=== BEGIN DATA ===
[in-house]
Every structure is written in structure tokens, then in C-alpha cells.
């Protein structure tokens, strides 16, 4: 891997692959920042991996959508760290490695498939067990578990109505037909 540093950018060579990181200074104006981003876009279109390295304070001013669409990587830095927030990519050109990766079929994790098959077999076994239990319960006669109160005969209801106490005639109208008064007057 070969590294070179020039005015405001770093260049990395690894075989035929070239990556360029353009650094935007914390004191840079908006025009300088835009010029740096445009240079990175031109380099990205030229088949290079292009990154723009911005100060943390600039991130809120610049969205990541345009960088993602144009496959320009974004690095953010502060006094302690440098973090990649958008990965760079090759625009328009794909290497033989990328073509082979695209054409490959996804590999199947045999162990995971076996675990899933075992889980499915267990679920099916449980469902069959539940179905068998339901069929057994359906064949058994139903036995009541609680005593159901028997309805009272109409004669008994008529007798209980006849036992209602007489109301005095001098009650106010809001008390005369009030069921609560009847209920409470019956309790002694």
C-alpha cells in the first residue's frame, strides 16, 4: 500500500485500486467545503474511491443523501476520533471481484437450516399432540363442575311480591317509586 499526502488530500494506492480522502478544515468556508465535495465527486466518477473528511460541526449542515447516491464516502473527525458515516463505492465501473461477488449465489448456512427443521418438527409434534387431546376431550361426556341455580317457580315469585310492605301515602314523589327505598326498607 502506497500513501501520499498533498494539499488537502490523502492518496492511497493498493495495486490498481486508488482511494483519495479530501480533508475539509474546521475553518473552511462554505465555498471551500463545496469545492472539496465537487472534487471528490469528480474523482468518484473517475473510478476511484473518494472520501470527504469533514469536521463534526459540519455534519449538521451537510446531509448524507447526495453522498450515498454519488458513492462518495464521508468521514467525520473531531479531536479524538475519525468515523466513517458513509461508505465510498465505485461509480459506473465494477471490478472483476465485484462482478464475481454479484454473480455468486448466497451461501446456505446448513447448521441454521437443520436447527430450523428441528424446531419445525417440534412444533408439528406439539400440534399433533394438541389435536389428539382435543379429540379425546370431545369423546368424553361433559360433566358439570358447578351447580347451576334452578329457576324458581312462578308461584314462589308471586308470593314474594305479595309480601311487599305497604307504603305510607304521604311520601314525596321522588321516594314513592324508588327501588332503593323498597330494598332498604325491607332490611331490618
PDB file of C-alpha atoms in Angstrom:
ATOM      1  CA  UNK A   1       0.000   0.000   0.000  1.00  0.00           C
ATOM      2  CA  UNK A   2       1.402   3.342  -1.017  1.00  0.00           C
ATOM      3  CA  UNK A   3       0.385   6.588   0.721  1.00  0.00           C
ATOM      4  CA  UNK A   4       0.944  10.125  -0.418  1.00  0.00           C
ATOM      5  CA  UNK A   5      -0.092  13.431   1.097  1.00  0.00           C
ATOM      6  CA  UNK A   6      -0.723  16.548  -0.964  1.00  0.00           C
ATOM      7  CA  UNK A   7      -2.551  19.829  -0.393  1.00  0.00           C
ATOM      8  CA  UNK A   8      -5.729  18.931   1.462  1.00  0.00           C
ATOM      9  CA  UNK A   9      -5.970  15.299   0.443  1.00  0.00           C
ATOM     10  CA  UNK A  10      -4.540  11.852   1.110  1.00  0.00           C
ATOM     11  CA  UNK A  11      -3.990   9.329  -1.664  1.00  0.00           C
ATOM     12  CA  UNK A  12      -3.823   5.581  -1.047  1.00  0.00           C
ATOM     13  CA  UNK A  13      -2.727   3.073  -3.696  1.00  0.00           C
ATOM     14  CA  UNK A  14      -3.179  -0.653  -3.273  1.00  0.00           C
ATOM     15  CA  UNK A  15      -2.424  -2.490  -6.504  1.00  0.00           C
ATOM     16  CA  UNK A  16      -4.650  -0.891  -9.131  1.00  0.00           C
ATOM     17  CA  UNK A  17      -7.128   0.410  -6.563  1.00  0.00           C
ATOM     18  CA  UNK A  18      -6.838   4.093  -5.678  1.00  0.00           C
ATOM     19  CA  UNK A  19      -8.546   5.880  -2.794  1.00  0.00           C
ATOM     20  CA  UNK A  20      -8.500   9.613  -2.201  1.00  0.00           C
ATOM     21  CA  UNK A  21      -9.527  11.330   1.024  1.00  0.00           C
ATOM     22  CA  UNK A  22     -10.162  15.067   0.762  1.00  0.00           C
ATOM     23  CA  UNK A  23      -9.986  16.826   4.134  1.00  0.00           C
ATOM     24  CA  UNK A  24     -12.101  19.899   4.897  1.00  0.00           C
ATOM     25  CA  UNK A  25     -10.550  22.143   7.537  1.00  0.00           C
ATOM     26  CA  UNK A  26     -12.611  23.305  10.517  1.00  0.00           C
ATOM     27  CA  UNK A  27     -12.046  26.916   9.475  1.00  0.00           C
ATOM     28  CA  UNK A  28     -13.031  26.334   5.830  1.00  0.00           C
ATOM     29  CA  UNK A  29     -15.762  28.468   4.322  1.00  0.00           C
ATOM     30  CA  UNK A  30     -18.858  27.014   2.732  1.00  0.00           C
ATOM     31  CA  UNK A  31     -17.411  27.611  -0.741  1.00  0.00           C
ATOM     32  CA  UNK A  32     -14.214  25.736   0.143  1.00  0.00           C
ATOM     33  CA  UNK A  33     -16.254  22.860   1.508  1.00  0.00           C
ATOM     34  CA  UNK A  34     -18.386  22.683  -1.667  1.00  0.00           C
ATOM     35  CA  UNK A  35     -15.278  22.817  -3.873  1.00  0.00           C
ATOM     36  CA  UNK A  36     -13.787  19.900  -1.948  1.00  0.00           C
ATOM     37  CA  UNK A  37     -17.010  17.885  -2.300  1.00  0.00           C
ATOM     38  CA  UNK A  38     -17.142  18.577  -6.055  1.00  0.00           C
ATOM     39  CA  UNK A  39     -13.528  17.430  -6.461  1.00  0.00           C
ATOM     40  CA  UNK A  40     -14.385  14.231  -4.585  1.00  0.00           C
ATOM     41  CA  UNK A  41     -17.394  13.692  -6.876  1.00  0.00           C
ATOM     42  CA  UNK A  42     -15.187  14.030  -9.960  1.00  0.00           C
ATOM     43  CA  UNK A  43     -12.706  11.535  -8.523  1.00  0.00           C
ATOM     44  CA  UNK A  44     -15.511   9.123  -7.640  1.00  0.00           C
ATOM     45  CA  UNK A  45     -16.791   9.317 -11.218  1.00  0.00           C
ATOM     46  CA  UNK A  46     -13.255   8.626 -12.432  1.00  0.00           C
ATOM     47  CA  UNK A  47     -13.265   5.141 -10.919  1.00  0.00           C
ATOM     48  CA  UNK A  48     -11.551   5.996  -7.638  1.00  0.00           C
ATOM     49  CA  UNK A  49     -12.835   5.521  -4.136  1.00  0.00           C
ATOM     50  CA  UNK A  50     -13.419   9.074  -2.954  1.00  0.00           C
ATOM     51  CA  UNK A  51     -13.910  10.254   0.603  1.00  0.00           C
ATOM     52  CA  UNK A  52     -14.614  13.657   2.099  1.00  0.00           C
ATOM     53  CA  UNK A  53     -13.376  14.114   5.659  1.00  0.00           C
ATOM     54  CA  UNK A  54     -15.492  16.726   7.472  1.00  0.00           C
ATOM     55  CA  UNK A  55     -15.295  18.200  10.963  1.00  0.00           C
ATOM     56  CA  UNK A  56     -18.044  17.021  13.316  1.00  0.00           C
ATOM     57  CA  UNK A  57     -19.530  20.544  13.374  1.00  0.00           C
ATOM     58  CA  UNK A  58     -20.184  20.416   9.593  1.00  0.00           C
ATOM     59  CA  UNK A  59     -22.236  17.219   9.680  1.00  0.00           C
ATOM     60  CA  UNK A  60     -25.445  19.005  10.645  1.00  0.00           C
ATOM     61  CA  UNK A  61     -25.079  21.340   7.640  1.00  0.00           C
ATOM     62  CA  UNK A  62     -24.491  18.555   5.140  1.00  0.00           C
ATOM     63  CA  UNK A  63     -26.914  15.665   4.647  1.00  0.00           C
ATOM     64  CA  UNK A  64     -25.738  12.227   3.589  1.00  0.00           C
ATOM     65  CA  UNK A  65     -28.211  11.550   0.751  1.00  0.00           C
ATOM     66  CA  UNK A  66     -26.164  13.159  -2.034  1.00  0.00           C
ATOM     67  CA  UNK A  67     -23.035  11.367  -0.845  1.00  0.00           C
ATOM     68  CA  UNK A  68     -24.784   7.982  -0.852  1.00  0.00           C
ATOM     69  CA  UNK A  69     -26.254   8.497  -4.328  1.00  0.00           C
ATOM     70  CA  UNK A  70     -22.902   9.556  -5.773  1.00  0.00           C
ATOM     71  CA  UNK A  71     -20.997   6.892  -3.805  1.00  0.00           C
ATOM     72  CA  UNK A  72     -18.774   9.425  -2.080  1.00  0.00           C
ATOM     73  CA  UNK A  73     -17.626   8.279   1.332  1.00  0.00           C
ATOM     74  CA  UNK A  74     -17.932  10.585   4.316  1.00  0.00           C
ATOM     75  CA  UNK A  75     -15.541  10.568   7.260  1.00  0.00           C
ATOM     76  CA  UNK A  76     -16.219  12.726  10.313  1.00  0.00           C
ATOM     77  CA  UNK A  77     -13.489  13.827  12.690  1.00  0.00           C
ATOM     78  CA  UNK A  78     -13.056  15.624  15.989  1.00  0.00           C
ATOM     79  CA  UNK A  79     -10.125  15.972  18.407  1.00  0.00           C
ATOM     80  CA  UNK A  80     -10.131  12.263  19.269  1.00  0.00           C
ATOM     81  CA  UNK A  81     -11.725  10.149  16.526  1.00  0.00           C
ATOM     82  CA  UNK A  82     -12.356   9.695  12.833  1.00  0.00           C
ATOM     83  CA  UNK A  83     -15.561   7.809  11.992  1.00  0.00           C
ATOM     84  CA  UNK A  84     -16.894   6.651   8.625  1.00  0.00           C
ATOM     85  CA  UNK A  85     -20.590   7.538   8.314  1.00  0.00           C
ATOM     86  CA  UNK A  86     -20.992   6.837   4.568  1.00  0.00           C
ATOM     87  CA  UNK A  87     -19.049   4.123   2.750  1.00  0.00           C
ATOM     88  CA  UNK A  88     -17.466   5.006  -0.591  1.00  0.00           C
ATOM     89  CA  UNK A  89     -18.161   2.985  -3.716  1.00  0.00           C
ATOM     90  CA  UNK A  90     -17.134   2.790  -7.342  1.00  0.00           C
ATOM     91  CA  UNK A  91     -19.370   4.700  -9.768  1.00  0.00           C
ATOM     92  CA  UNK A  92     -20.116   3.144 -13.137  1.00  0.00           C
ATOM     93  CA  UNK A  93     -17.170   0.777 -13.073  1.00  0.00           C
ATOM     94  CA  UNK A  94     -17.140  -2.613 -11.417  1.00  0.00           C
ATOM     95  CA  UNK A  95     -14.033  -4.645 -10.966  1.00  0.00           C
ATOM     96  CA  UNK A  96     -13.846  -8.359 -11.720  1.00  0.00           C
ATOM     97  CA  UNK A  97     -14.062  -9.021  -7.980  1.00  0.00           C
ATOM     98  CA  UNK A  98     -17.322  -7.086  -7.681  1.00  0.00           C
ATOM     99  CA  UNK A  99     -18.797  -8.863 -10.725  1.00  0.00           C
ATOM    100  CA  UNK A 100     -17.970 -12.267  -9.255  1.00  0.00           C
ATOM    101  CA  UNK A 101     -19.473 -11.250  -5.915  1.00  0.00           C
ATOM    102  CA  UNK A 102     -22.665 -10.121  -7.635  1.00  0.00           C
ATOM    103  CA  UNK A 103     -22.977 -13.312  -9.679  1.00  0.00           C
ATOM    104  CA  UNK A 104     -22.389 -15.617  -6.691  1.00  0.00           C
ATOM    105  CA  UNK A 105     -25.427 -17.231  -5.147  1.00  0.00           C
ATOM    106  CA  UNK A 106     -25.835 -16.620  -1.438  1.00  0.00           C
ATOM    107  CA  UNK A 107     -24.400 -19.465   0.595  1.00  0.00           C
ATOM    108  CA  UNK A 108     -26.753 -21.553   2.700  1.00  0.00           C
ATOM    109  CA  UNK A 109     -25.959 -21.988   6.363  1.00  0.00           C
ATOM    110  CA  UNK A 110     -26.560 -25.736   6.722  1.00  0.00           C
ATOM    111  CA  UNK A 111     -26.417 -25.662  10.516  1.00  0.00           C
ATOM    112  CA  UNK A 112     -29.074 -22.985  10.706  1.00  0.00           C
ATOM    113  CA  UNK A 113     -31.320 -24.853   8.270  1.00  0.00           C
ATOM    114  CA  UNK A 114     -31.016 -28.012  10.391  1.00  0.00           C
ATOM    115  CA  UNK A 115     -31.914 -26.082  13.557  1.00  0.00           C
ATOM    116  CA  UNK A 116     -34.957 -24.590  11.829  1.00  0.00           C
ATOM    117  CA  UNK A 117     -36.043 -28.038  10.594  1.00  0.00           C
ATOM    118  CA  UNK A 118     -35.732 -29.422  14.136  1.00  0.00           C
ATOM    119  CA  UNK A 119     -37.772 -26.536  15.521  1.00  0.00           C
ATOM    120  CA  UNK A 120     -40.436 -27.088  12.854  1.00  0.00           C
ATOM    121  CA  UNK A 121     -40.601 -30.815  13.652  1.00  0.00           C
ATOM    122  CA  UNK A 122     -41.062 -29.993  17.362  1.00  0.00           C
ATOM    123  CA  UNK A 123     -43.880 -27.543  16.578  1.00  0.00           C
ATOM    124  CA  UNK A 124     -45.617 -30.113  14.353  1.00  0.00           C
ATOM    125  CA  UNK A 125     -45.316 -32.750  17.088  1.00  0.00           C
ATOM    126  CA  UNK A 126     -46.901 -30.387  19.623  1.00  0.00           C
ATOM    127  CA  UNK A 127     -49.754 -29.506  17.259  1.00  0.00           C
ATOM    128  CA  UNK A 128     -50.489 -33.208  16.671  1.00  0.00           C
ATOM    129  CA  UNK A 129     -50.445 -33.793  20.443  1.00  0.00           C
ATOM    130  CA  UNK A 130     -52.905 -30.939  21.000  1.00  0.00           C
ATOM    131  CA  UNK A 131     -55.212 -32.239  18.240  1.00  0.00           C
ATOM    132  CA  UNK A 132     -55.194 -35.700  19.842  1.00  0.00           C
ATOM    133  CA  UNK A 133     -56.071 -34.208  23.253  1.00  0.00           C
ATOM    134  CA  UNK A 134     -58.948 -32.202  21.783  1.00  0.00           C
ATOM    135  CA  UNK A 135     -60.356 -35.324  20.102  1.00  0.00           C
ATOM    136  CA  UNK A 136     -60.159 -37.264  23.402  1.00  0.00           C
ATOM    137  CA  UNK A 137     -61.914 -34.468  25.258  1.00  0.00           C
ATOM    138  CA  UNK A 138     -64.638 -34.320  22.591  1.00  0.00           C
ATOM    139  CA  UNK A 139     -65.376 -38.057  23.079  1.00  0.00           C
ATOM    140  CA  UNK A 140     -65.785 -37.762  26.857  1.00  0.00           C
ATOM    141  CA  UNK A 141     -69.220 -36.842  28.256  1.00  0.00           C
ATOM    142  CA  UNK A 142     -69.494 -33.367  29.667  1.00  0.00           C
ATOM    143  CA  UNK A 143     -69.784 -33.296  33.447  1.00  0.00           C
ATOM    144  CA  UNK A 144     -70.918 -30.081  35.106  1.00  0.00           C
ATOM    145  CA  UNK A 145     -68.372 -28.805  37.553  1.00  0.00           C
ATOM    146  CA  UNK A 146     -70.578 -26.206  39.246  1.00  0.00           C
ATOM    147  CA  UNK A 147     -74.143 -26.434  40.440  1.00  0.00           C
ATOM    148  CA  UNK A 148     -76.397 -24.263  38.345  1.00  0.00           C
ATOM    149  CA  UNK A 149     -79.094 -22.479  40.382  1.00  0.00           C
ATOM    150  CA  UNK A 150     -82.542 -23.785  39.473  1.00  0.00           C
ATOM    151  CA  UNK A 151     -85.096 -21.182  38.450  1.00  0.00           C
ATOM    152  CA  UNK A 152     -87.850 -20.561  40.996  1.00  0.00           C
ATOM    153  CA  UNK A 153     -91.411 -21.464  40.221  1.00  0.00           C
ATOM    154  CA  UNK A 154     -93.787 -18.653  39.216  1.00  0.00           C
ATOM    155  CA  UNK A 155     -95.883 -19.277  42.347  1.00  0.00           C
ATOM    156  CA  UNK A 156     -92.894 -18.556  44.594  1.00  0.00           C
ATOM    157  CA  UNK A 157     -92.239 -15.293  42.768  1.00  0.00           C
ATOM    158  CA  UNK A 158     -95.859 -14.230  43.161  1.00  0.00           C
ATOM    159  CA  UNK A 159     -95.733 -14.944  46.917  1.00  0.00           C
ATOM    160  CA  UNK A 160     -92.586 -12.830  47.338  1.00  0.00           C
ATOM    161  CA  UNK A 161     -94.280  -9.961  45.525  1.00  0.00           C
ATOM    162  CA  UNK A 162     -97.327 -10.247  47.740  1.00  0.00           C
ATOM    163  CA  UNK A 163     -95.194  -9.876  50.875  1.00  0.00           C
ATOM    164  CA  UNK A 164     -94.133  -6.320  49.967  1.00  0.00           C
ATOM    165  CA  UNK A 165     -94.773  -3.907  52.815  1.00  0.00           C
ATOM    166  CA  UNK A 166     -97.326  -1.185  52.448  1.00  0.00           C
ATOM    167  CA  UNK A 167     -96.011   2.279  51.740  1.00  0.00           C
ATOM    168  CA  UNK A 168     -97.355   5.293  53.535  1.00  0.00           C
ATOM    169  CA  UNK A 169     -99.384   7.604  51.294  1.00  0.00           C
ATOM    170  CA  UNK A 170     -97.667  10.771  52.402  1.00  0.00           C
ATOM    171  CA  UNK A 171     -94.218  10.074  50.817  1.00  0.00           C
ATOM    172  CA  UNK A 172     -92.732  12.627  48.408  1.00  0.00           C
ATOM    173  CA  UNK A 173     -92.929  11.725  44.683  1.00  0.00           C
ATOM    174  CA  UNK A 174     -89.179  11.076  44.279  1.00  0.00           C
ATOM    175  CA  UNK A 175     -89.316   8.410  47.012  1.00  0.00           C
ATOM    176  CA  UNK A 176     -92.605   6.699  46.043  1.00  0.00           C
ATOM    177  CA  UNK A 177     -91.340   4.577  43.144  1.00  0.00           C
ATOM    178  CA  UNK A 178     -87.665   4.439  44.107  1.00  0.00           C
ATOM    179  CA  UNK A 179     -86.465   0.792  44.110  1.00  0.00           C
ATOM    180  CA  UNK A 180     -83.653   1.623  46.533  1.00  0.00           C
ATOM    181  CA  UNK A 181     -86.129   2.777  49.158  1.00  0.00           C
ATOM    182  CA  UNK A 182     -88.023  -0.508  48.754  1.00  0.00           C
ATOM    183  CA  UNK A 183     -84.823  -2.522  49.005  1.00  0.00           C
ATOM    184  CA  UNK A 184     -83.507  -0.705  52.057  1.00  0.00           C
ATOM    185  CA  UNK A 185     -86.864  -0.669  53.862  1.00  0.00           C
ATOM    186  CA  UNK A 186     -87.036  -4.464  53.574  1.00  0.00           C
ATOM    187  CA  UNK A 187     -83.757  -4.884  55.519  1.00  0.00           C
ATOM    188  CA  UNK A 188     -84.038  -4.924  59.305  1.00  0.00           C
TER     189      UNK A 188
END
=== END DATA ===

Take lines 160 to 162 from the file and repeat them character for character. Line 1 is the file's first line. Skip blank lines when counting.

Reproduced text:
ATOM    155  CA  UNK A 155     -95.883 -19.277  42.347  1.00  0.00           C
ATOM    156  CA  UNK A 156     -92.894 -18.556  44.594  1.00  0.00           C
ATOM    157  CA  UNK A 157     -92.239 -15.293  42.768  1.00  0.00           C